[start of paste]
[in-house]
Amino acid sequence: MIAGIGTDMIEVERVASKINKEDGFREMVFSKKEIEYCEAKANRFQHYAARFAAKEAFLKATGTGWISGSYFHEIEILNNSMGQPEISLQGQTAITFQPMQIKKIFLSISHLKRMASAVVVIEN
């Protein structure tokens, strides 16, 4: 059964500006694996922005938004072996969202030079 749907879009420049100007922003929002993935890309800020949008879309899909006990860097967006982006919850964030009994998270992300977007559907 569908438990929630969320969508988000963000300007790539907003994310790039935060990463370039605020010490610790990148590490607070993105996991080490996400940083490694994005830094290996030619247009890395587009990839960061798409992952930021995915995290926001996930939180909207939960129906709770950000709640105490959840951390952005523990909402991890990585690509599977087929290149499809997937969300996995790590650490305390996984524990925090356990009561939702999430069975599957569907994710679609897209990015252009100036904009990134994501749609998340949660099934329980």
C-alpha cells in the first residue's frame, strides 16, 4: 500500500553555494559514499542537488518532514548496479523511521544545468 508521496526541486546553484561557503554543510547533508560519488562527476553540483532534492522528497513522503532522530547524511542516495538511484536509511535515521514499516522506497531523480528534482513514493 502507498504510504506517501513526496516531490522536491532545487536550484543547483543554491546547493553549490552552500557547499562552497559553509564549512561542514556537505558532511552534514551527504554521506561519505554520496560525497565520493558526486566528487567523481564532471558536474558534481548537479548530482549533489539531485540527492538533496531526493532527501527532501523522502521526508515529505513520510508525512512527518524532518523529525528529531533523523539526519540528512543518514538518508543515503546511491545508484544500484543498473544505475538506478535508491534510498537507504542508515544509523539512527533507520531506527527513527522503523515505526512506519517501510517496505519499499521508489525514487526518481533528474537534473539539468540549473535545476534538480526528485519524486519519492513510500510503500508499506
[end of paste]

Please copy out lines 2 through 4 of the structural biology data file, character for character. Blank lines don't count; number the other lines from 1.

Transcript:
Amino acid sequence: MIAGIGTDMIEVERVASKINKEDGFREMVFSKKEIEYCEAKANRFQHYAARFAAKEAFLKATGTGWISGSYFHEIEILNNSMGQPEISLQGQTAITFQPMQIKKIFLSISHLKRMASAVVVIEN
């Protein structure tokens, strides 16, 4: 059964500006694996922005938004072996969202030079 749907879009420049100007922003929002993935890309800020949008879309899909006990860097967006982006919850964030009994998270992300977007559907 569908438990929630969320969508988000963000300007790539907003994310790039935060990463370039605020010490610790990148590490607070993105996991080490996400940083490694994005830094290996030619247009890395587009990839960061798409992952930021995915995290926001996930939180909207939960129906709770950000709640105490959840951390952005523990909402991890990585690509599977087929290149499809997937969300996995790590650490305390996984524990925090356990009561939702999430069975599957569907994710679609897209990015252009100036904009990134994501749609998340949660099934329980």
C-alpha cells in the first residue's frame, strides 16, 4: 500500500553555494559514499542537488518532514548496479523511521544545468 508521496526541486546553484561557503554543510547533508560519488562527476553540483532534492522528497513522503532522530547524511542516495538511484536509511535515521514499516522506497531523480528534482513514493 502507498504510504506517501513526496516531490522536491532545487536550484543547483543554491546547493553549490552552500557547499562552497559553509564549512561542514556537505558532511552534514551527504554521506561519505554520496560525497565520493558526486566528487567523481564532471558536474558534481548537479548530482549533489539531485540527492538533496531526493532527501527532501523522502521526508515529505513520510508525512512527518524532518523529525528529531533523523539526519540528512543518514538518508543515503546511491545508484544500484543498473544505475538506478535508491534510498537507504542508515544509523539512527533507520531506527527513527522503523515505526512506519517501510517496505519499499521508489525514487526518481533528474537534473539539468540549473535545476534538480526528485519524486519519492513510500510503500508499506